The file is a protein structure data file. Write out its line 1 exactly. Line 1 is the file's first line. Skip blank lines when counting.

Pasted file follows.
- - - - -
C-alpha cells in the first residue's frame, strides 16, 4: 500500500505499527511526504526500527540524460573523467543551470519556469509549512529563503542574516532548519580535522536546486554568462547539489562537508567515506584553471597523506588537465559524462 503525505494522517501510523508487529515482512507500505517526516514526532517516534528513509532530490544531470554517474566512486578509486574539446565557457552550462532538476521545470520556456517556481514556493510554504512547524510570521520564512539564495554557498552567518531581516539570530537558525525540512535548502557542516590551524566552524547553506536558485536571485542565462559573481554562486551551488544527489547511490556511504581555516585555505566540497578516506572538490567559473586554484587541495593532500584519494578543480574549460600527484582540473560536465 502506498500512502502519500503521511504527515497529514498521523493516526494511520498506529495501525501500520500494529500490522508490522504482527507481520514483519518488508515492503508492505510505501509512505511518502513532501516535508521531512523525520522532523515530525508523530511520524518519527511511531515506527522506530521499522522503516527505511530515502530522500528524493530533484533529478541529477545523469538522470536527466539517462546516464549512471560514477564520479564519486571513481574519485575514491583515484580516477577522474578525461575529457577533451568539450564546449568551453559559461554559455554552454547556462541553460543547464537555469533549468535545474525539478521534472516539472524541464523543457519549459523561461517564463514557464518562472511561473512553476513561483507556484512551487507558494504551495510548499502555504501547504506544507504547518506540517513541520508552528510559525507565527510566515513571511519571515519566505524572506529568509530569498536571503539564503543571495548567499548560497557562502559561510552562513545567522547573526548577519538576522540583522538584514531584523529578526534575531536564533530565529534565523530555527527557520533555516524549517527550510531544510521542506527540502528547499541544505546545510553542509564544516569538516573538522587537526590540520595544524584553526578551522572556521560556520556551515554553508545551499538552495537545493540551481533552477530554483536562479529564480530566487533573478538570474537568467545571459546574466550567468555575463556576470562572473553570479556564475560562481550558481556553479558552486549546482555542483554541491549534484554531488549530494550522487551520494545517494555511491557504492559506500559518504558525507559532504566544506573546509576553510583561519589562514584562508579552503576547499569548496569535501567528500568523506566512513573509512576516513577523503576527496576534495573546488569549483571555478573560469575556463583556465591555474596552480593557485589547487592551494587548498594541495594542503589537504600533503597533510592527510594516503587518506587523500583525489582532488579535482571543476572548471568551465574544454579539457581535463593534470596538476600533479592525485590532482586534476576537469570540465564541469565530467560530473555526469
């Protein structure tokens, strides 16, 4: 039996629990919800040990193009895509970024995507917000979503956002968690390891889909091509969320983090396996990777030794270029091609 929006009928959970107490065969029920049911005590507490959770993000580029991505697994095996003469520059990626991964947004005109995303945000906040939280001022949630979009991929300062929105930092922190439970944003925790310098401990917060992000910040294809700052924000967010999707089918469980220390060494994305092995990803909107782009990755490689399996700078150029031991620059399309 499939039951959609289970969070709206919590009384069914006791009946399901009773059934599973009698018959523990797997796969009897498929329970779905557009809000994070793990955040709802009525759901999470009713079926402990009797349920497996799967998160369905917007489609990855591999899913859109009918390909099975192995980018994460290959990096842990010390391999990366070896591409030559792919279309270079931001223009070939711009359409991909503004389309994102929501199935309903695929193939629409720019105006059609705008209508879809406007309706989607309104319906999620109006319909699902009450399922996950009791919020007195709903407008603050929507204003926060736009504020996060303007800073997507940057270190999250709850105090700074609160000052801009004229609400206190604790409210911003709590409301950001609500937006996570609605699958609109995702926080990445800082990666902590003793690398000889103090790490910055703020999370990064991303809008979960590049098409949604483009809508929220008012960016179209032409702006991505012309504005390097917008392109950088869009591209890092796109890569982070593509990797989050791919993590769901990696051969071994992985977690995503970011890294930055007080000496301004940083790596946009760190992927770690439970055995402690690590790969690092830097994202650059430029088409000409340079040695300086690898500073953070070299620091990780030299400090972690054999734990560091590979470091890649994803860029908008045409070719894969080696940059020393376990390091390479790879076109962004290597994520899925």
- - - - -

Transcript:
C-alpha cells in the first residue's frame, strides 16, 4: 500500500505499527511526504526500527540524460573523467543551470519556469509549512529563503542574516532548519580535522536546486554568462547539489562537508567515506584553471597523506588537465559524462 503525505494522517501510523508487529515482512507500505517526516514526532517516534528513509532530490544531470554517474566512486578509486574539446565557457552550462532538476521545470520556456517556481514556493510554504512547524510570521520564512539564495554557498552567518531581516539570530537558525525540512535548502557542516590551524566552524547553506536558485536571485542565462559573481554562486551551488544527489547511490556511504581555516585555505566540497578516506572538490567559473586554484587541495593532500584519494578543480574549460600527484582540473560536465 502506498500512502502519500503521511504527515497529514498521523493516526494511520498506529495501525501500520500494529500490522508490522504482527507481520514483519518488508515492503508492505510505501509512505511518502513532501516535508521531512523525520522532523515530525508523530511520524518519527511511531515506527522506530521499522522503516527505511530515502530522500528524493530533484533529478541529477545523469538522470536527466539517462546516464549512471560514477564520479564519486571513481574519485575514491583515484580516477577522474578525461575529457577533451568539450564546449568551453559559461554559455554552454547556462541553460543547464537555469533549468535545474525539478521534472516539472524541464523543457519549459523561461517564463514557464518562472511561473512553476513561483507556484512551487507558494504551495510548499502555504501547504506544507504547518506540517513541520508552528510559525507565527510566515513571511519571515519566505524572506529568509530569498536571503539564503543571495548567499548560497557562502559561510552562513545567522547573526548577519538576522540583522538584514531584523529578526534575531536564533530565529534565523530555527527557520533555516524549517527550510531544510521542506527540502528547499541544505546545510553542509564544516569538516573538522587537526590540520595544524584553526578551522572556521560556520556551515554553508545551499538552495537545493540551481533552477530554483536562479529564480530566487533573478538570474537568467545571459546574466550567468555575463556576470562572473553570479556564475560562481550558481556553479558552486549546482555542483554541491549534484554531488549530494550522487551520494545517494555511491557504492559506500559518504558525507559532504566544506573546509576553510583561519589562514584562508579552503576547499569548496569535501567528500568523506566512513573509512576516513577523503576527496576534495573546488569549483571555478573560469575556463583556465591555474596552480593557485589547487592551494587548498594541495594542503589537504600533503597533510592527510594516503587518506587523500583525489582532488579535482571543476572548471568551465574544454579539457581535463593534470596538476600533479592525485590532482586534476576537469570540465564541469565530467560530473555526469